6 Of The Best Walks in Essex

22/06/2017

The weather is looking up in Essex right now, and what better way to enjoy the sunshine by exploring the walks we have available to us through the Essex countryside.

We’ve picked our favourite nearby walks to take this summer from EssexWalks.com. Click on each title to learn more details about the route, as well as to download directions, maps and photos.

Quendon Walk Near Stansted

3.5 miles

This is an easy walk through the rural West Essex countryside, following clearly signposted, well-maintained roads.

Start off in Quendon Church car park and follow the route over a field next to Quendon’s bluebell woods, looking out over the M11 valley.

Continue to the village of Ugley where you can stop at The Chequers for a bite to eat, or if you prefer, carry on along the route until you get to The Cricketers Arms in Rickling Green.

This route comes full circle and finishes back at the Quendon Church car park, making it a lovely stroll.

Debden Walk Near Saffron Walden

6.75 miles

You can start this walk from two locations depending on how to travel. Either drive or get the bus and start from Debden Church car park or get the train to Newport and start from the station. It is suggested that if you use the Church’s car park, you visit the Church as well.

This walk takes you through the old Debden Hall estate with views of the lake, into woodland and out across the open countryside, all with beautiful views.

Depending on where you start, you can choose to take a break in The Plough in Debden, or The White Horse in Newport.

Little Hallingbury Walk Near Bishops Stortford

4 miles

If you want a walk with diversity, this route is for you. It starts with a riverside stroll and ends with a more hilly farmland walk, making for a great circuit through the Essex countryside.

Near the start, you will find Little Hallingbury Mill on Mill Lane which is a well-preserved water mill and a great sight for this walk.

Carrying on, you will come to a river that you follow for the first half of the walk. As you make your way along you will find locks, boats and thatched cottage to enjoy, as well as beautiful sights.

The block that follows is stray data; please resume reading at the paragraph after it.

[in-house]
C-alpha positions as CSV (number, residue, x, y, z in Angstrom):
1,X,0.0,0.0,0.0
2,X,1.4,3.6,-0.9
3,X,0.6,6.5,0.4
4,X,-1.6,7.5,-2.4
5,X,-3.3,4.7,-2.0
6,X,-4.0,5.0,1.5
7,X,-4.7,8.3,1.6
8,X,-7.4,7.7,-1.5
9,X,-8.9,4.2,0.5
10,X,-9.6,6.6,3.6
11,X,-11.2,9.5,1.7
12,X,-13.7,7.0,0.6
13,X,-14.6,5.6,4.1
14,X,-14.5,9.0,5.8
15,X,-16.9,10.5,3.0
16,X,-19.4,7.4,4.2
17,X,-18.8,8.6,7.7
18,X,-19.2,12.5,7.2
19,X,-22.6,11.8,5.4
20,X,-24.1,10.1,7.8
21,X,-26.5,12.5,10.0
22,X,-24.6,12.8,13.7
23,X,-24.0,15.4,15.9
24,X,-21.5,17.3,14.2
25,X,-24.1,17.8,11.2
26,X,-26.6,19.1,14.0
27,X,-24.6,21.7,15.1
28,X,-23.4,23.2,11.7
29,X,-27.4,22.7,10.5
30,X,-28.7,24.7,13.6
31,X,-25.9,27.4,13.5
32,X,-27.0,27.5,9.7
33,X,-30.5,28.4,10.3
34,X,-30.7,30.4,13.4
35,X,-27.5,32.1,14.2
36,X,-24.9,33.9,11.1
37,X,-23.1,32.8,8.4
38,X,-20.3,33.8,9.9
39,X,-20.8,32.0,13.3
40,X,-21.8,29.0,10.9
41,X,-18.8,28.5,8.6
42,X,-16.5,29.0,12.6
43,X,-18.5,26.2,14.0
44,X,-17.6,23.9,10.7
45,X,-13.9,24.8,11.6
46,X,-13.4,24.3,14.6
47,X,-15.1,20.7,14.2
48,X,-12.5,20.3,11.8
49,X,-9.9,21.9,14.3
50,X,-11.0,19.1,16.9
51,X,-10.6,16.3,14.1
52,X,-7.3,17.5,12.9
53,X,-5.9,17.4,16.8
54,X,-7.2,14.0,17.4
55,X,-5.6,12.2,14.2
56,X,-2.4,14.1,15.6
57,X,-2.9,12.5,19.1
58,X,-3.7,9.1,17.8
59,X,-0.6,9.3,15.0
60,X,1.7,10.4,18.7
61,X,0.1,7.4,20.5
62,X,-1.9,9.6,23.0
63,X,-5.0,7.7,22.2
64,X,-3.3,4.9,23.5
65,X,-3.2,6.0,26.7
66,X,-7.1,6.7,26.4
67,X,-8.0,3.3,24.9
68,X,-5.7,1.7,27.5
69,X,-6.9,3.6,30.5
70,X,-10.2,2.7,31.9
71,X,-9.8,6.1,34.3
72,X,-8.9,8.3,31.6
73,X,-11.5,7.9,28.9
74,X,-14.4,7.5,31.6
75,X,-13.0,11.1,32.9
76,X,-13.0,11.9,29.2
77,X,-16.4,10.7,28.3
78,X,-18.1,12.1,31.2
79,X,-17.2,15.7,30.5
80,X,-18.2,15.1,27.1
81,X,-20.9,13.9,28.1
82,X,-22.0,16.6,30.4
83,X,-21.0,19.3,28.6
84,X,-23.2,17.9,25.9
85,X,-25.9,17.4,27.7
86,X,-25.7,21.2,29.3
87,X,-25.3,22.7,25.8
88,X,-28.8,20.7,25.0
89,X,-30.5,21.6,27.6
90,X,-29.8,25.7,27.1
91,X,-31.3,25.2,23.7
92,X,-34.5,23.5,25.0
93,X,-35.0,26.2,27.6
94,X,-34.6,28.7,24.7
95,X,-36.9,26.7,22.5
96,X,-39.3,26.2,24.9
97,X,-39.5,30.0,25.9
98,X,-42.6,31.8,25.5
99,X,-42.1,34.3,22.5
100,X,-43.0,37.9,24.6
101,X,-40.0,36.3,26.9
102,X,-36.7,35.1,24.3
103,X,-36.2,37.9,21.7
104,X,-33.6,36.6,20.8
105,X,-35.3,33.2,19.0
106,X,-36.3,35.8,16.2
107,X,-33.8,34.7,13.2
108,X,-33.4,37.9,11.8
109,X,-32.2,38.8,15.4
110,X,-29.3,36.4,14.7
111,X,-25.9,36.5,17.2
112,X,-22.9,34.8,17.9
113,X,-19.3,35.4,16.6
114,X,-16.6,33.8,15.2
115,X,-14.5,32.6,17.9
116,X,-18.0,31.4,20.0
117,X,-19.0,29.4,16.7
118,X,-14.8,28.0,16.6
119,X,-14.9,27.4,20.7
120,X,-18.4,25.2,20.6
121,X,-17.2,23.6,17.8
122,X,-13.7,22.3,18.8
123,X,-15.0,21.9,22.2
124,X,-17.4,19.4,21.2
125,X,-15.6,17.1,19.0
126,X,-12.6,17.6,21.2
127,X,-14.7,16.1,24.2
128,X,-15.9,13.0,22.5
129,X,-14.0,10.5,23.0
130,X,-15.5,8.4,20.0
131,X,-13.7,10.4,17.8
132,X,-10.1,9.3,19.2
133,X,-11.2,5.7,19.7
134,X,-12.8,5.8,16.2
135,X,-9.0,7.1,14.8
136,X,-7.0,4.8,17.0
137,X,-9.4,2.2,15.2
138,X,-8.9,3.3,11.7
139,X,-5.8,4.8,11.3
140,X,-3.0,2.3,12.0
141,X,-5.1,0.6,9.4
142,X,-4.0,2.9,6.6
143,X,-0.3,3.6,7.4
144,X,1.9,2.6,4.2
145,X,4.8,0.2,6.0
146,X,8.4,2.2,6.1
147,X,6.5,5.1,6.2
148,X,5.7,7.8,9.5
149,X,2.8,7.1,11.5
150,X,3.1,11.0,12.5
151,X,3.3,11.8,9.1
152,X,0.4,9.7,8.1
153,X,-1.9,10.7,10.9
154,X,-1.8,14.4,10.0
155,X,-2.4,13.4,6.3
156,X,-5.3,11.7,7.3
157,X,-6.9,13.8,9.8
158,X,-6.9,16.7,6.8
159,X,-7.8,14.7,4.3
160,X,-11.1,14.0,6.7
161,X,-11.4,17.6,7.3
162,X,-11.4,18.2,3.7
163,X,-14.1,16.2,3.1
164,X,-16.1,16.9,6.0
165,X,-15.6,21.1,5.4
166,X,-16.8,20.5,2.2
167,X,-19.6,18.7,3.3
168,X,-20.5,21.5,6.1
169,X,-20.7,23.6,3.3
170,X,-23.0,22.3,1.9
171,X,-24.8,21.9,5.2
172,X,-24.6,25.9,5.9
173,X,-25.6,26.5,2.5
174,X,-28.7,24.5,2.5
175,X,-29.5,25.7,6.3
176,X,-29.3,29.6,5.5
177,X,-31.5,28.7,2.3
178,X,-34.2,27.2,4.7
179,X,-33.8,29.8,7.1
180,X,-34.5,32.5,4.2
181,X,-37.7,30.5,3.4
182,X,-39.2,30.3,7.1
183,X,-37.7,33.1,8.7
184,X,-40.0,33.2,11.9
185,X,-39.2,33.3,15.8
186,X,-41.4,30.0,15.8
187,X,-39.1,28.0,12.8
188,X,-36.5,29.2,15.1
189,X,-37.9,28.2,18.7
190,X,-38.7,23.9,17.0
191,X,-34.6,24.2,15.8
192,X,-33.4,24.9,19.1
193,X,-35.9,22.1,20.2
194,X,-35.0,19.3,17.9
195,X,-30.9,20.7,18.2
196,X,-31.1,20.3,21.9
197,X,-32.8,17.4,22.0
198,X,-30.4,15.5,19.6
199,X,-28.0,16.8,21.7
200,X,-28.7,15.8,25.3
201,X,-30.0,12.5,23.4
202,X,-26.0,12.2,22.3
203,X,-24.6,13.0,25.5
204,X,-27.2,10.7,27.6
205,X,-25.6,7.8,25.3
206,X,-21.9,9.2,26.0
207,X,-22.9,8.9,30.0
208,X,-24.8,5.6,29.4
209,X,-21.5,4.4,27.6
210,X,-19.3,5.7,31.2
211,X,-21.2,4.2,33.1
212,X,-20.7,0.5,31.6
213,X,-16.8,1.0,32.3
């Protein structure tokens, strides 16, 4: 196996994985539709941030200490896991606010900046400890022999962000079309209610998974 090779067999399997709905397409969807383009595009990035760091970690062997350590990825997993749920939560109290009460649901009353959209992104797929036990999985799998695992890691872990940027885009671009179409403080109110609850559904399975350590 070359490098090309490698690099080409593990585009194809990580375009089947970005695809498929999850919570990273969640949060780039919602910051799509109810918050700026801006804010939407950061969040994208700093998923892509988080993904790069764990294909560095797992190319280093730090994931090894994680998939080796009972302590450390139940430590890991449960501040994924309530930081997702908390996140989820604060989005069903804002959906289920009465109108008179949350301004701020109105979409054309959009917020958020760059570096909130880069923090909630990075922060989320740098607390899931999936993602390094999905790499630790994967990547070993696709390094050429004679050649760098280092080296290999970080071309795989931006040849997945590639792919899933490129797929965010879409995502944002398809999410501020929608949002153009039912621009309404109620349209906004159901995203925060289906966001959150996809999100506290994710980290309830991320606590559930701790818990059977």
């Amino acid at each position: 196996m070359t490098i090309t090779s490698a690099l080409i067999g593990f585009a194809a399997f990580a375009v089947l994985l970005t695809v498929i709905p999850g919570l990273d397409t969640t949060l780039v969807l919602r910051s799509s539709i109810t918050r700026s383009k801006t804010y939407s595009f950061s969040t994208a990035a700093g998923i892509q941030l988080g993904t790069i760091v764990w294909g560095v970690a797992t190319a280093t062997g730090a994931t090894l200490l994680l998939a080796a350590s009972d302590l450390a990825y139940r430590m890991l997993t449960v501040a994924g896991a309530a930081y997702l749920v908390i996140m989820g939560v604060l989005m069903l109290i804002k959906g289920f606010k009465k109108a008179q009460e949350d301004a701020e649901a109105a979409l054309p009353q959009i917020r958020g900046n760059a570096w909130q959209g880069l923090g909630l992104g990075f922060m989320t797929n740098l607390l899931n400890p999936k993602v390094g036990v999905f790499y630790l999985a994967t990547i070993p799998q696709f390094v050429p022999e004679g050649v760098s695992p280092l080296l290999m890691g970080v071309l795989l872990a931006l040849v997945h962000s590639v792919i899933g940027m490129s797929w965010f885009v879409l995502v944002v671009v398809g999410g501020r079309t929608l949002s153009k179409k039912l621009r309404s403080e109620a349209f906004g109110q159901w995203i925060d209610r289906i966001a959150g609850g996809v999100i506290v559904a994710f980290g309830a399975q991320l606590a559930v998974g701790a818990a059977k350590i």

The walk back takes you across the hills of the Essex border, through fields and woods and finally to the village of Little Hallingbury where you can recharge at The George before the final stroll back to the car park where you began.

Shalford Walk Near Braintree

3.5 miles

This walk is a pleasant stroll through the Essex countryside and the village of Shalford.

You will meander along hills with beautiful views over fields and valleys, taking you along to several old farms that date back many centuries. You’ll also follow the trickling waters of the River Pant for part of the journey.

This charming route then takes you towards St Andrews Church in Shalford which is usually open during the day for you to visit.

Take the opportunity to grab a locally brewed ale from The George.

Bocking Walk Near Braintree

6 miles

This is an easy, gentle walk across open farmland close to Braintree. The farmland paths are marked clearly and easy to follow, being wide enough for two people to walk next to each other.

This route is mostly flat making it ideal for a gentle stroll with pretty views over the Essex countryside and a peaceful atmosphere to enjoy.

In Bocking, you can grab some refreshments at The Retreat and enjoy the Victorian houses along Church Street.

Stebbing Walk Near Great Dunmow

7 miles

This is a simple circular walk that takes you through open fields and along the River Chelmer running through Great Dunmow.

As this is an open walk, you are treated to great views across the mid-Essex countryside. If there is a bit of wind, don’t forget clothing to keep you warm as there isn’t much protection from the breeze.

The walk takes you through Stebbing and Great Dunmow, both of which offer options for a break. Grab a bite to eat at The White Heart in Stebbing, or try a tasty burger at The Angel and Harp in Great Dunmow. On a nice day you can enjoy their beer garden while you relax.

comments powered by Disqus

Amend Your Search

Connect with us